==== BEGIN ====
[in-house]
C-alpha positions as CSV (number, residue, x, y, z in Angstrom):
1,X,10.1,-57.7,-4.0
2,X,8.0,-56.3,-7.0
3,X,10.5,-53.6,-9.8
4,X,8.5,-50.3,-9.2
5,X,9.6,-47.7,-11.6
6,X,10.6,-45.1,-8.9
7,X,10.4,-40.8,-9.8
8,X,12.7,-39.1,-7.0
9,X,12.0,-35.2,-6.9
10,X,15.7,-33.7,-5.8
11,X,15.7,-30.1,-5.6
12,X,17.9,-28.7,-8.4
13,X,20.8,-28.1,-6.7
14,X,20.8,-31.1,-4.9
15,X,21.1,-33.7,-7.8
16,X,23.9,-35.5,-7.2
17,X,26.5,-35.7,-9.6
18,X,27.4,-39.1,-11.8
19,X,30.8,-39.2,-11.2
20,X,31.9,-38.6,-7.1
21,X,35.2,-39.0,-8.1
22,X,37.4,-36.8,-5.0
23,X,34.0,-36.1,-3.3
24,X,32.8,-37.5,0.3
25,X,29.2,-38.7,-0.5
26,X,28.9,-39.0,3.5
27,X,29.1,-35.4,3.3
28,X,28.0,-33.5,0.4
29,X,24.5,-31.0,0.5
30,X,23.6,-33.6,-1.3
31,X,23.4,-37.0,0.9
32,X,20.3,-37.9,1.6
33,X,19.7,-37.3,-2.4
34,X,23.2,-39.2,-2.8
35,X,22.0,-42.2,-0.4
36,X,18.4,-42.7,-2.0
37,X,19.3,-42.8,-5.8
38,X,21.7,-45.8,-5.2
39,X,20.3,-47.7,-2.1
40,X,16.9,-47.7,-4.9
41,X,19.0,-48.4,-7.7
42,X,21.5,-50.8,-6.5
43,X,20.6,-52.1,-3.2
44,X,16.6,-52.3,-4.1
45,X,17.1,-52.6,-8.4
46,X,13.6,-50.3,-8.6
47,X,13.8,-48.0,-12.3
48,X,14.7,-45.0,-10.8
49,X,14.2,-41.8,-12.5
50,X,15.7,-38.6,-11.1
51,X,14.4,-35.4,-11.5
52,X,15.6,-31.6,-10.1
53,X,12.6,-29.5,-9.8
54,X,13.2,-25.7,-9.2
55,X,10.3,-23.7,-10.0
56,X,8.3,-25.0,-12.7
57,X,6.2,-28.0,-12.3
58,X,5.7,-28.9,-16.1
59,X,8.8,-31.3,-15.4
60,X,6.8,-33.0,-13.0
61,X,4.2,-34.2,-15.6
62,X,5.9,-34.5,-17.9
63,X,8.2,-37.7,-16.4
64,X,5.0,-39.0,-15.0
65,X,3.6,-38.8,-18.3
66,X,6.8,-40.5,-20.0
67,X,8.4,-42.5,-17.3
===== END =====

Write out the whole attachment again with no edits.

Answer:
[in-house]
C-alpha positions as CSV (number, residue, x, y, z in Angstrom):
1,X,10.1,-57.7,-4.0
2,X,8.0,-56.3,-7.0
3,X,10.5,-53.6,-9.8
4,X,8.5,-50.3,-9.2
5,X,9.6,-47.7,-11.6
6,X,10.6,-45.1,-8.9
7,X,10.4,-40.8,-9.8
8,X,12.7,-39.1,-7.0
9,X,12.0,-35.2,-6.9
10,X,15.7,-33.7,-5.8
11,X,15.7,-30.1,-5.6
12,X,17.9,-28.7,-8.4
13,X,20.8,-28.1,-6.7
14,X,20.8,-31.1,-4.9
15,X,21.1,-33.7,-7.8
16,X,23.9,-35.5,-7.2
17,X,26.5,-35.7,-9.6
18,X,27.4,-39.1,-11.8
19,X,30.8,-39.2,-11.2
20,X,31.9,-38.6,-7.1
21,X,35.2,-39.0,-8.1
22,X,37.4,-36.8,-5.0
23,X,34.0,-36.1,-3.3
24,X,32.8,-37.5,0.3
25,X,29.2,-38.7,-0.5
26,X,28.9,-39.0,3.5
27,X,29.1,-35.4,3.3
28,X,28.0,-33.5,0.4
29,X,24.5,-31.0,0.5
30,X,23.6,-33.6,-1.3
31,X,23.4,-37.0,0.9
32,X,20.3,-37.9,1.6
33,X,19.7,-37.3,-2.4
34,X,23.2,-39.2,-2.8
35,X,22.0,-42.2,-0.4
36,X,18.4,-42.7,-2.0
37,X,19.3,-42.8,-5.8
38,X,21.7,-45.8,-5.2
39,X,20.3,-47.7,-2.1
40,X,16.9,-47.7,-4.9
41,X,19.0,-48.4,-7.7
42,X,21.5,-50.8,-6.5
43,X,20.6,-52.1,-3.2
44,X,16.6,-52.3,-4.1
45,X,17.1,-52.6,-8.4
46,X,13.6,-50.3,-8.6
47,X,13.8,-48.0,-12.3
48,X,14.7,-45.0,-10.8
49,X,14.2,-41.8,-12.5
50,X,15.7,-38.6,-11.1
51,X,14.4,-35.4,-11.5
52,X,15.6,-31.6,-10.1
53,X,12.6,-29.5,-9.8
54,X,13.2,-25.7,-9.2
55,X,10.3,-23.7,-10.0
56,X,8.3,-25.0,-12.7
57,X,6.2,-28.0,-12.3
58,X,5.7,-28.9,-16.1
59,X,8.8,-31.3,-15.4
60,X,6.8,-33.0,-13.0
61,X,4.2,-34.2,-15.6
62,X,5.9,-34.5,-17.9
63,X,8.2,-37.7,-16.4
64,X,5.0,-39.0,-15.0
65,X,3.6,-38.8,-18.3
66,X,6.8,-40.5,-20.0
67,X,8.4,-42.5,-17.3